A Filipina's take on Here Lies Love

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It was with great trepidation that I went to see Seattle Repertory Theatre’s Here Lies Love, the musical about the rise and fall of Imelda Marcos, wife of the infamous Philippine dictator Ferdinand Marcos.  Last January, I decided to work with the Seattle Rep to figure out how to utilize the play to educate people about the various themes it raises. As an activist in the U.S.-based anti-Marcos movement during the 1970 and ‘80s, I and others from that movement placed our trust in Seattle Rep’s leadership that this play would not glorify Imelda and that it would bring opportunities to educate audiences.  The discussions in the Filipino community raised before the play’s opening served to signal that the play would be controversial.  Were we putting our reputations on the line?

Here Lies Love does not disappoint.  The disco setting, complete with a revolving disco ball and techno music, prompted this reaction from a friend: “I feel as if I was back in a gay New York disco.”  The production is fun and entertaining with a groundbreaking cast of talented Filipinos. But the projections on the multitude of screens coupled with the song lyrics and story line countered another message: not all was fine in the Philippines as the Marcoses rose to power.  Midway through the 90-minute play, the party was over and scenes from the First Quarter Storm and “Battle of Mendiola” protests, as well as scenes from the Plaza Miranda bombing signaled the intensification of mass opposition to the Marcos regime’s policies. Hundreds of students demonstrated against martial law and repressive measures that would last 14 years.

In his Here Lies Love, creators David Byrne and Fatboy Slim deliver an Imelda who uses her beauty and personality to help her husband amass support from the Filipino people.  She traveled the world meeting with renowned world leaders on Marcos’s behalf because he couldn’t due to ill health.  But Imelda’s ostentatious lifestyle and her dream-like world view soon made people realize that she lived in a totally different world where she viewed the Filipino people as her children.  Imelda’s song towards the end of the play, “Why Don’t You Love Me?” shows her simplistic summation of a world she can’t comprehend after she, “gave them everything.”

It’s true that I know more about the Marcos regime than most.  My brother, Silme Domingo and his colleague, Gene Viernes, were murdered in 1981 in Seattle as they worked in their union office in Pioneer Square.  Both were officers of the Alaska Cannery Workers Union, Local 37 of the International Longshoremen and Warehousemen’s Union, as well as leaders in the U.S.-based anti-Marcos movement.  As a result of their work in building solidarity between the U.S. progressive labor movement and the repressed Philippine labor movement, they were targeted for assassination by the Marcos regime.  In 1989, through the work of the Committee for Justice for Domingo and Viernes, the Domingo and Viernes families won a landmark civil suit in federal district court, winning a $23.5 million judgement and holding Ferdinand and Imelda Marcos responsible for the murders.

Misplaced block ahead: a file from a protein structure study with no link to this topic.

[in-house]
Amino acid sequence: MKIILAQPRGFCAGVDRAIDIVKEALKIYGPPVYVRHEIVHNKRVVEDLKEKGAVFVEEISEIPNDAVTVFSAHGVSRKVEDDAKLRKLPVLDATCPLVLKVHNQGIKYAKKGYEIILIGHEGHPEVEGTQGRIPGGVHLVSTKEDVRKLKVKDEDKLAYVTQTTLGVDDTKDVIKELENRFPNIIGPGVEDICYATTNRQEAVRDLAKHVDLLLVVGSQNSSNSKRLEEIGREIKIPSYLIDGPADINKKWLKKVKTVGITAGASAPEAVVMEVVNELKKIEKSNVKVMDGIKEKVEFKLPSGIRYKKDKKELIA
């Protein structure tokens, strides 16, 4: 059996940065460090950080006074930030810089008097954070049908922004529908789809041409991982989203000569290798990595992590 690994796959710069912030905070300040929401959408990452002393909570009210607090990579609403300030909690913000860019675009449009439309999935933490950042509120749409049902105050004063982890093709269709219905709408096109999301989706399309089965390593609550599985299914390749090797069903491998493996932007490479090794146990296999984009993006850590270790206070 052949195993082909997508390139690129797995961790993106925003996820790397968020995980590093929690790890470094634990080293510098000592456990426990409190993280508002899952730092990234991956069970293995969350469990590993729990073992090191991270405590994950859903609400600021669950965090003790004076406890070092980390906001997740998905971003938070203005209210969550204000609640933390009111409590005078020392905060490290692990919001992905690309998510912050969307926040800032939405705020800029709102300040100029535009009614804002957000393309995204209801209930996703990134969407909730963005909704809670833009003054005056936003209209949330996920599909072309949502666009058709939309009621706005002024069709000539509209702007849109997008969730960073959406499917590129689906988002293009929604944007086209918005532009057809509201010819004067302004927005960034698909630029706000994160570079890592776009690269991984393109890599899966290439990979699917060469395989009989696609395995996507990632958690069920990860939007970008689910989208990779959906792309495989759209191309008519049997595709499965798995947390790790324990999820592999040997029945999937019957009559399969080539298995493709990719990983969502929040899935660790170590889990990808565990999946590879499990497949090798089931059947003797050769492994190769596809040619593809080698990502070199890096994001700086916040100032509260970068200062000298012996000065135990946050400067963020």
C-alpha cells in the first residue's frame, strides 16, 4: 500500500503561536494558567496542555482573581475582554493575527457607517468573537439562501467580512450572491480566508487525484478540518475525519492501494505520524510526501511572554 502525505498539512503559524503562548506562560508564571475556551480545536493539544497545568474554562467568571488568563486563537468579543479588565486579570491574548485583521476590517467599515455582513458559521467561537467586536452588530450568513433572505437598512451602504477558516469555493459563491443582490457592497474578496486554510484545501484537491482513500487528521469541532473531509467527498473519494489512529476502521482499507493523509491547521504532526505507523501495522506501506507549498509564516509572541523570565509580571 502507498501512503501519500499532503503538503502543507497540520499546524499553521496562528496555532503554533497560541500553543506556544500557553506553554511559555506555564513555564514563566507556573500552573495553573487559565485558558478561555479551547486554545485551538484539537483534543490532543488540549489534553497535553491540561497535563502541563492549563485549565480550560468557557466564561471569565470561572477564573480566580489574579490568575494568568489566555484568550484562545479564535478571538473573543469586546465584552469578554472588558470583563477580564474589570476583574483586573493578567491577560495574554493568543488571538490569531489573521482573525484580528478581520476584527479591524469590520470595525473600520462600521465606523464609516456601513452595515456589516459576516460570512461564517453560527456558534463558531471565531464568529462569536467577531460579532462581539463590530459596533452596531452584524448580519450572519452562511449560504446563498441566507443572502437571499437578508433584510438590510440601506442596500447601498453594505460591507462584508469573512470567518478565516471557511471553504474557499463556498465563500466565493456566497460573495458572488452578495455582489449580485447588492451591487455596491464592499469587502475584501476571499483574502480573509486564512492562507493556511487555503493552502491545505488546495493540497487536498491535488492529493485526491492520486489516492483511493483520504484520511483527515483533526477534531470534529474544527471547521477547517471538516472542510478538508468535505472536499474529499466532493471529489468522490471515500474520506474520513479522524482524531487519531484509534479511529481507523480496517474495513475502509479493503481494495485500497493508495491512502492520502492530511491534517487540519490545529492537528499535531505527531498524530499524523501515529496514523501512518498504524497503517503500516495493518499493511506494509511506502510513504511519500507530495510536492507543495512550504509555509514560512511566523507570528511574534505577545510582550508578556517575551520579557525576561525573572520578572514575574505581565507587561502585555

It is my hope that those who come to see Here Lies Love will be interested in finding out more about the true nature of the Marcos dictatorship and the more than 30,000 people who were killed, tortured and falsely imprisoned during the Marcoses’ 20-year rule.  Some say the play doesn’t go far enough or that we Filipinos need to write our own stories.  Both are true but in the meantime, Here Lies Loves opens the door in a very populist way to a history that most do not remember or know about.

This history remains more important than ever as the Marcoses try to return to power in the Philippines.  The Marcoses' money, billions stolen from the Filipino people during their rule, assisted the current Philippine President Rodrigo Duterte into power and, thus, his war on drugs that has resulted in more than 7,000 extra-judicial killings.  In that election, Bong Bong Marcos, Imelda and Ferdinand’s son, narrowly missed being elected Vice President and could claim that mantle if his appeal for election fraud is successful.  Imelda remains a Congresswoman and daughter Imee a governor.  Without a thorough summation and an institutionalization of the corruption and destruction of the Marcos regime in the minds of the Filipino people, history may repeat itself.


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About the Authors & Contributors

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Cindy Domingo

Cindy Domingo remains active in the Philippine solidarity movement and traveled to the Philippines in the last national election as an official election observer. In 2016, Cindy coauthored a story in the book, Women Against Marcos: Stories of Filipino and Filipino American Women who Fought a Dictator by Mila De Guzman, chronicling her history in the anti-Marcos movement and her role in the struggle for justice for her brother, Silme Domingo and Gene Viernes. Cindy is co-editor of an upcoming book to be released by UW Press this fall, A Time to Rise, Collective Memoirs of the Union of Democratic Filipinos (KDP).